Chick-fil-A


unnamed

By Bill Callen:Top Right News

Chick-fil-A, the same fast-food outlet has once again proved a positive to the world. This time it did so by unveiling an amazing Veterans Day tribute that left Georgia resident Eric Comfort in complete shock.

According to a Facebook post he published on Mon, when he walked into a local Chick-fil-A, Comfort discovered a”Missing Man Table”that contained a single rose, a Bible & a folded American flag, as well as a plaque in which was the following explanation:

“This table is reserved to honor our missing comrades in arms.The tablecloth is white – symbolizing the purity of their motives when answering the call of duty.

The single red rose, displayed in a vase, reminds us of the life of each of the missing and their loved ones and friends of these Americans who keep the faith, awaiting answers. The vase is tied with a red ribbon, symbol of our continued determination to account for our missing. A pinch of salt symbolizes the tears endured by those missing and their families who seek answers. The Bible represents the strength gained through faith to sustain those lost from our country, founded as one nation under God. The glass is inverted – to symbolize their inability to share this evening’s toast. The chair is empty – they are missing.”

After the story went viral, the store manager, Alex Korchan, explained to WSB that his team members had set up the table because they “wanted to honor veterans.” Furthermore, he offered free meals to all veterans and their family members on Veterans Day. Korchan also put up a poster so that customers could write in the names of loved ones who they have lost. “We’ve had a lot of people who have come in and seen it and been touched by it,” Korchan continued. “It’s been special to see.”

Advertisements

A Soldier’s Christmas Poem


images6666666666666666666

Reposted from poetreecreations

The embers glowed softly, and in their dim light,
I gazed round the room and I cherished the sight.
My wife was asleep, her head on my chest,
My daughter beside me, angelic in rest.
Outside the snow fell, a blanket of white,
Transforming the yard to a winter delight.
The sparkling lights in the tree I believe,
Completed the magic that was Christmas Eve.
My eyelids were heavy, my breathing was deep,
Secure and surrounded by love I would sleep.
In perfect contentment, or so it would seem,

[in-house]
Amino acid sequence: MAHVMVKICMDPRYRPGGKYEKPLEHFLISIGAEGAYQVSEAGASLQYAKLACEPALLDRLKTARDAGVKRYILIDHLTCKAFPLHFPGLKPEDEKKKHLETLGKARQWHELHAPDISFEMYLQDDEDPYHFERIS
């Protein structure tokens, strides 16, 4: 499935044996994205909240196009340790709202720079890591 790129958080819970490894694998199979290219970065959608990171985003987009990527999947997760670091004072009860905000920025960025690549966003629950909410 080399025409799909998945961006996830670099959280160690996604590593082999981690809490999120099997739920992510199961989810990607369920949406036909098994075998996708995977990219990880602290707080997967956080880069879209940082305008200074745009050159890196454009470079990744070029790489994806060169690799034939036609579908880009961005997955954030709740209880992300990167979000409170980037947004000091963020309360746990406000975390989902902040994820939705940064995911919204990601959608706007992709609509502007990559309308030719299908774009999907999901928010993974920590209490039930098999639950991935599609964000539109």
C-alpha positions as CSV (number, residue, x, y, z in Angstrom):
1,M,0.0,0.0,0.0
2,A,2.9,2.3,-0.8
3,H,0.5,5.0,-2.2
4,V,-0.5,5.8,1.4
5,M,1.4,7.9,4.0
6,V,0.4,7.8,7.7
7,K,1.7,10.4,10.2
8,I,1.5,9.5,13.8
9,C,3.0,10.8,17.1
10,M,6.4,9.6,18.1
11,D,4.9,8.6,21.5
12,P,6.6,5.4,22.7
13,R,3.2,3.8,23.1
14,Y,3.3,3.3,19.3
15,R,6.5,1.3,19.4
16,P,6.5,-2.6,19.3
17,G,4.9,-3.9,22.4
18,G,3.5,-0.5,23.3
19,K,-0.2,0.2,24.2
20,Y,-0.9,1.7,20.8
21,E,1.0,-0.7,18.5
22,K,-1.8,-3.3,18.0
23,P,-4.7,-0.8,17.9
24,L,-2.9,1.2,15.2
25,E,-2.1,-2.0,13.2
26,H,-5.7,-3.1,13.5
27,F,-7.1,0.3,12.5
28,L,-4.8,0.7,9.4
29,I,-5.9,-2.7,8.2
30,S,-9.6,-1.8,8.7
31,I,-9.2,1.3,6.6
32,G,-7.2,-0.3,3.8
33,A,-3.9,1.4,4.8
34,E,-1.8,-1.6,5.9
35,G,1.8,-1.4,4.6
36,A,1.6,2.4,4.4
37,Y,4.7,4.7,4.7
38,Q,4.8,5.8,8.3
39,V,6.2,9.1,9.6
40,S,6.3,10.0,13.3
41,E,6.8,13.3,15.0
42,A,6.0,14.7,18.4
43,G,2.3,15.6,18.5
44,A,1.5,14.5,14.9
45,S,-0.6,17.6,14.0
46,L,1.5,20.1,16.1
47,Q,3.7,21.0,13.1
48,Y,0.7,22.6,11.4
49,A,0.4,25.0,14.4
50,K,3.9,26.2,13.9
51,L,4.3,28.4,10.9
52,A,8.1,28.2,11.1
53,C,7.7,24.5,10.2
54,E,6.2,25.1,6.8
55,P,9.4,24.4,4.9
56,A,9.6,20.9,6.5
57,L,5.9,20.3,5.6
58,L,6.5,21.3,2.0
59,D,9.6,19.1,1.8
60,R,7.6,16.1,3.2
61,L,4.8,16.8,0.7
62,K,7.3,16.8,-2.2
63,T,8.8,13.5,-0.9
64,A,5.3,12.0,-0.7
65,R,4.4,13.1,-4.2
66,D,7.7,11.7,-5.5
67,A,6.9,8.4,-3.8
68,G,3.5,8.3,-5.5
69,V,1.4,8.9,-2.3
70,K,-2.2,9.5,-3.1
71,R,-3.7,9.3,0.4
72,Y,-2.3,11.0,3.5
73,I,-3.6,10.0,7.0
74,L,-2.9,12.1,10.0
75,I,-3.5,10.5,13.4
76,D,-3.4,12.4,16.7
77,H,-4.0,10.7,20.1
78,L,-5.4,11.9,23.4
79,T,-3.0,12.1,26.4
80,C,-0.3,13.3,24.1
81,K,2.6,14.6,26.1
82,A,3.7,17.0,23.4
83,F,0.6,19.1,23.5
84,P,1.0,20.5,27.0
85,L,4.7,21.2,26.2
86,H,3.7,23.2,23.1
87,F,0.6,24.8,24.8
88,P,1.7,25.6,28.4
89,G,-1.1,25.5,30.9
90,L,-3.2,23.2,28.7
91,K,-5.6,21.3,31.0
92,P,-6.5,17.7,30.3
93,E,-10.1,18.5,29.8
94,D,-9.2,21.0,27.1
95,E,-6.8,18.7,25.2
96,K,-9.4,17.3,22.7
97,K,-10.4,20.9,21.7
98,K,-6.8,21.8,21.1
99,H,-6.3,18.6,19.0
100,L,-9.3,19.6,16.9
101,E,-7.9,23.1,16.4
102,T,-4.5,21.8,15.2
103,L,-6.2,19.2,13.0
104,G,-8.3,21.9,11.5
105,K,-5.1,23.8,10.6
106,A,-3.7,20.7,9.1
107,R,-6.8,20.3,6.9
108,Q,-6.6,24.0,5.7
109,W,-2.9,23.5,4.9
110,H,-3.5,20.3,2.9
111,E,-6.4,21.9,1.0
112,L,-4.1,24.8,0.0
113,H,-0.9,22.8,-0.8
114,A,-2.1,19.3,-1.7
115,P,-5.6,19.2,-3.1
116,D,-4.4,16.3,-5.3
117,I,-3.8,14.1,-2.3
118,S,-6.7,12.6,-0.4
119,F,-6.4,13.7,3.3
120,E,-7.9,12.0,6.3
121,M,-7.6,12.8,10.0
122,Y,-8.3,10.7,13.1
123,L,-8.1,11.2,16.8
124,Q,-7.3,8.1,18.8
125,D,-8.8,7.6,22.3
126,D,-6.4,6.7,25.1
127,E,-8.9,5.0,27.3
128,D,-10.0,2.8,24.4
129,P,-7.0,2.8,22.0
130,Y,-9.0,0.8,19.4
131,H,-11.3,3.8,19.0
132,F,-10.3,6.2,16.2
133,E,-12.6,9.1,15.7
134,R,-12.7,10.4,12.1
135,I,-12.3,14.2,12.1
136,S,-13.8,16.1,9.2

So I slumbered, perhaps I started to dream.

The sound wasn’t loud, and it wasn’t too near,
But I opened my eyes when it tickled my ear.
Perhaps just a cough, I didn’t quite know, Then the
sure sound of footsteps outside in the snow.
My soul gave a tremble, I struggled to hear,
And I crept to the door just to see who was near.
Standing out in the cold and the dark of the night,
A lone figure stood, his face weary and tight.

A soldier, I puzzled, some twenty years old,
Perhaps a Marine, huddled here in the cold.
Alone in the dark, he looked up and smiled,
Standing watch over me, and my wife and my child.
“What are you doing?” I asked without fear,
“Come in this moment, it’s freezing out here!
Put down your pack, brush the snow from your sleeve,
You should be at home on a cold Christmas Eve!”

For barely a moment I saw his eyes shift,
Away from the cold and the snow blown in drifts..
To the window that danced with a warm fire’s light
Then he sighed and he said “Its really all right,
I’m out here by choice. I’m here every night.” “It’s my duty to
stand at the front of the line,

That separates you from the darkest of times.
No one had to ask or beg or implore me,
I’m proud to stand here like my fathers before me.
My Gramps died at ‘Pearl on a day in December,”
Then he sighed, “That’s a Christmas ‘Gram always remembers.”
My dad stood his watch in the jungles of ‘Nam’,
And now it is my turn and so, here I am.
I’ve not seen my own son in more than a while,
But my wife sends me pictures, he’s sure got her smile.

Then he bent and he carefully pulled from his bag,
The red, white, and blue… an American flag.
I can live through the cold and the being alone,
Away from my family, my house and my home.
I can stand at my post through the rain and the sleet,
I can sleep in a foxhole with little to eat.
I can carry the weight of killing another,
Or lay down my life with my sister and brother..
Who stand at the front against any and all,
To ensure for all time that this flag will not fall.”

“So go back inside,” he said, “harbor no fright,
Your family is waiting and I’ll be all right.”
“But isn’t there something I can do, at the least,